The Durk Pearson & Sandy Shaw®
Life Extension NewsTM
Volume 19 No. 6 • July 2016


by Sandy Shaw

Reward deficiency syndrome is the actual name of a psychiatric disorder, in which people do not have as much dopaminergic activity in the brain’s reward circuitry as most other people do. A reduced number of DRD2 dopamine receptors is a way that this can happen.

Some of those who appear to suffer from “reward deficiency syndrome” could be classed as “losers.” Yet, some “losers” are in fact quite successful in material terms, but are simply unable to FEEL good about their material or other successes. A good example could be Ray Charles, who surely must have earned an immense amount of money in his life, yet sung (and possibly wrote) many songs with the theme of being a loser; his “BORN TO LOSE” is a particularly apt example.

The reward deficiency syndrome is characterized by behavior that you can see in many people around you and which now seems to have spread throughout the population of young adults, particularly among men. The most notable features of reward deficiency syndrome can include risk-seeking, novelty seeking, a high risk for addictive, impulsive, and compulsive behavioral propensities such as compulsive shopping, pathological gambling, sexual infidelity and promiscuity, as well as drug addiction, smoking, and often suffering from attention-deficit hyperactivity disorder. (See, for example, Blum, 2008)

The key mechanism behind the reward deficiency syndrome is explained: In individuals possessing an abnormality in the DRD2 dopamine receptor gene, the brain lacks sufficient numbers of dopamine receptor sites to use the normal amount of dopamine in reward centers. (Blum, 2008) What this means is that individuals with this form of the DRD2 gene (and it is far from uncommon, judging from the features of the reward deficiency syndrome as noted in the paragraph above) are driven to “engage in activities that will increase brain dopamine function...” because it is “...the DRD2 gene that makes it difficult for neurons to respond to dopamine, the neurotransmitter that is involved in feelings of pleasure and the regulation of attention.” (Blum, 2008)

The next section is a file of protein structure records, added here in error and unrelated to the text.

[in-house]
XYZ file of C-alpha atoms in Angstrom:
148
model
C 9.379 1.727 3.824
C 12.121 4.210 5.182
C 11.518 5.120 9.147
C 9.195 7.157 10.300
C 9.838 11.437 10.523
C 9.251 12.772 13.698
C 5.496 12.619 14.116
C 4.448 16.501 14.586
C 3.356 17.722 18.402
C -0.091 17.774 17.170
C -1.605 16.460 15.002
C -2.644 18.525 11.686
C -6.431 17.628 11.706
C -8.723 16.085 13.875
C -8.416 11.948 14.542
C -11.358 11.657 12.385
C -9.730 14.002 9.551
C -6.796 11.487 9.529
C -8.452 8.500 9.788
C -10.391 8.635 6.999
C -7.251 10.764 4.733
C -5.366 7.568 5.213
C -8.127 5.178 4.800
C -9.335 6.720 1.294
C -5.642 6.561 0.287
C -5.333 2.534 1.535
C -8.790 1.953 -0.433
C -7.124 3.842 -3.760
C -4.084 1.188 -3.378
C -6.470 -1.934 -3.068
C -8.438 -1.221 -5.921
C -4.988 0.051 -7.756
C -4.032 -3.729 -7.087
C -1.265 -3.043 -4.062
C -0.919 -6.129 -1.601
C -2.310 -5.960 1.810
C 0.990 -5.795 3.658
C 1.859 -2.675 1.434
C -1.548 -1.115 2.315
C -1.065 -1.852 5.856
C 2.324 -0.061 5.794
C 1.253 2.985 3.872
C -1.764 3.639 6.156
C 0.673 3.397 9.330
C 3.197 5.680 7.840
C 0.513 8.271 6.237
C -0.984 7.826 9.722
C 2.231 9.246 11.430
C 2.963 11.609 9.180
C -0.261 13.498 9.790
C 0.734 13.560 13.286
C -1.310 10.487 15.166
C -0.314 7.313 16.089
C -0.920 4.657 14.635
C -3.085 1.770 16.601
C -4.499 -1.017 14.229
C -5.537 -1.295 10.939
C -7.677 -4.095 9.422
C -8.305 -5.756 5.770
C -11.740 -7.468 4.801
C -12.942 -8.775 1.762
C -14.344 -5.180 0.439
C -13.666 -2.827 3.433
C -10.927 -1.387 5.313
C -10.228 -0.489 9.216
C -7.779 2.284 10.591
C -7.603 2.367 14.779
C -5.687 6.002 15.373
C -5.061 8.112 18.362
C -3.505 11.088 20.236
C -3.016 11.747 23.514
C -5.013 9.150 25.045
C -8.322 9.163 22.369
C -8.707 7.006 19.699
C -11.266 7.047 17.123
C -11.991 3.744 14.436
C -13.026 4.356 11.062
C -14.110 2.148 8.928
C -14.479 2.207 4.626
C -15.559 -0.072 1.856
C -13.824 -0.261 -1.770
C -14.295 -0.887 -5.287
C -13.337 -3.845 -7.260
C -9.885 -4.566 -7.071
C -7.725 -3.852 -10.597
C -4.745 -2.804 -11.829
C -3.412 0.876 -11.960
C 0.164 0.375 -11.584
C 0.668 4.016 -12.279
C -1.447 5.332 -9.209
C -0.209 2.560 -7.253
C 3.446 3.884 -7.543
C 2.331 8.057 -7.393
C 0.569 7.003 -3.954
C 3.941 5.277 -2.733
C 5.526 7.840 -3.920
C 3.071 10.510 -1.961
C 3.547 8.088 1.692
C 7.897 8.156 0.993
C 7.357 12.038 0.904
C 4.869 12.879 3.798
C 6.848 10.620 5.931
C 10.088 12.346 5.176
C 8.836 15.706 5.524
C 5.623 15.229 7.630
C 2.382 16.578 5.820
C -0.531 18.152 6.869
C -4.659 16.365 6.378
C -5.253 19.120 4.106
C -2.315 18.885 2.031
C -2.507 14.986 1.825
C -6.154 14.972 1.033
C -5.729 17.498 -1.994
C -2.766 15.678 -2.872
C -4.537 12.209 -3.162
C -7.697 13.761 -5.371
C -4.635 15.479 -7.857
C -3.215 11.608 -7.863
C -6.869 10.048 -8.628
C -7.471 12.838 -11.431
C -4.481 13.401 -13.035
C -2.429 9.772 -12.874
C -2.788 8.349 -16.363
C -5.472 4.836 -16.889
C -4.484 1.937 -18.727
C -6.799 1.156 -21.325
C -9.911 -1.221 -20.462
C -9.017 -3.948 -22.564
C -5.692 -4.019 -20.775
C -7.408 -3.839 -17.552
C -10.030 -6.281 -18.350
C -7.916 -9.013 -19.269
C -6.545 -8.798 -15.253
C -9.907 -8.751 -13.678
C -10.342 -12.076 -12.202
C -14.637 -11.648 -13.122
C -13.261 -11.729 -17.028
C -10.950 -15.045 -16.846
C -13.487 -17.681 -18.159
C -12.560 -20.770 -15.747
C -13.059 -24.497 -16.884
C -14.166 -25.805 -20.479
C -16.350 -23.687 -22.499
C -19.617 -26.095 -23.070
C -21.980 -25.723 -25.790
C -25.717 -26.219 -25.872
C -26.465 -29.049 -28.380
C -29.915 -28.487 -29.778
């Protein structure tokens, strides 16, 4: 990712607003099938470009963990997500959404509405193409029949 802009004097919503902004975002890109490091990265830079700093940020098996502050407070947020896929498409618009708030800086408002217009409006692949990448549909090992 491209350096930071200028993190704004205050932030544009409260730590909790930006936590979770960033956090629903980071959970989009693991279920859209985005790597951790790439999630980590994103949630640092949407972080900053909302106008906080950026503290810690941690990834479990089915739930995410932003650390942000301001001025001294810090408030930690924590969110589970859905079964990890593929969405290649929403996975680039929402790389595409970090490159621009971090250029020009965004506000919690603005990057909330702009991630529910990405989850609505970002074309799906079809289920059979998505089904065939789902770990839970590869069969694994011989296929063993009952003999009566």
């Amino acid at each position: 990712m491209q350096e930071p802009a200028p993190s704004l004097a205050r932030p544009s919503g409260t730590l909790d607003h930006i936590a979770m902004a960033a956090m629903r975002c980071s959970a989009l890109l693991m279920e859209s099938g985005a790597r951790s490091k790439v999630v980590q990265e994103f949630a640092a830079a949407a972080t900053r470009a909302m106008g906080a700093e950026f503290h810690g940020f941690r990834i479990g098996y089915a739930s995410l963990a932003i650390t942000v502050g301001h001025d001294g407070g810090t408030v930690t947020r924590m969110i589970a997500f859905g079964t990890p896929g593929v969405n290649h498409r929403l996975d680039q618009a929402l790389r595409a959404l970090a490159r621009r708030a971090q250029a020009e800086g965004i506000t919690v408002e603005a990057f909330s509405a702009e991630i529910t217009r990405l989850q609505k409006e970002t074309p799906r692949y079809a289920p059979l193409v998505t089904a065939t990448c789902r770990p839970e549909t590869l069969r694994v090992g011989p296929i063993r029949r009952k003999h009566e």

Obese individuals have fewer D2 dopamine receptors than lean individuals do. Eating causes a release of dopamine in the dorsal striatum and the amount of dopamine released is correlated with the pleasure of eating. “It has therefore been postulated that obese individuals have hypofunctioning reward circuitry, which leads them to overeat to compensate for a hypofunctioning dopamine reward system.” (Stice, 2008) In order to study striatal dopamine activity, the authors (Stice, 2008) used blood oxygen level-dependent (BOLD) fMRI to identify the areas of the brain activated when the subjects ate either a chocolate milk shake or a “tasteless solution” placebo (water). The results were consistent with the hypothesis that “the dorsal striatum is less responsive to food reward in obese, relative to lean, individuals, potentially because the former have reduced D2 receptor density and compromised dopamine signaling, which may prompt them to overeat in an effort to compensate for this reward deficit.” (Stice, 2008)


Stice et al. Relation between obesity and blunted striatal response to food is moderated by Taq1A allele. Science. 322:449-52 (2008).

Blum et al. Attention-deficit-hyperactivity disorder and reward deficiency syndrome. Neuropsychiatr Dis Treat. 4(5):893-917 (2008).

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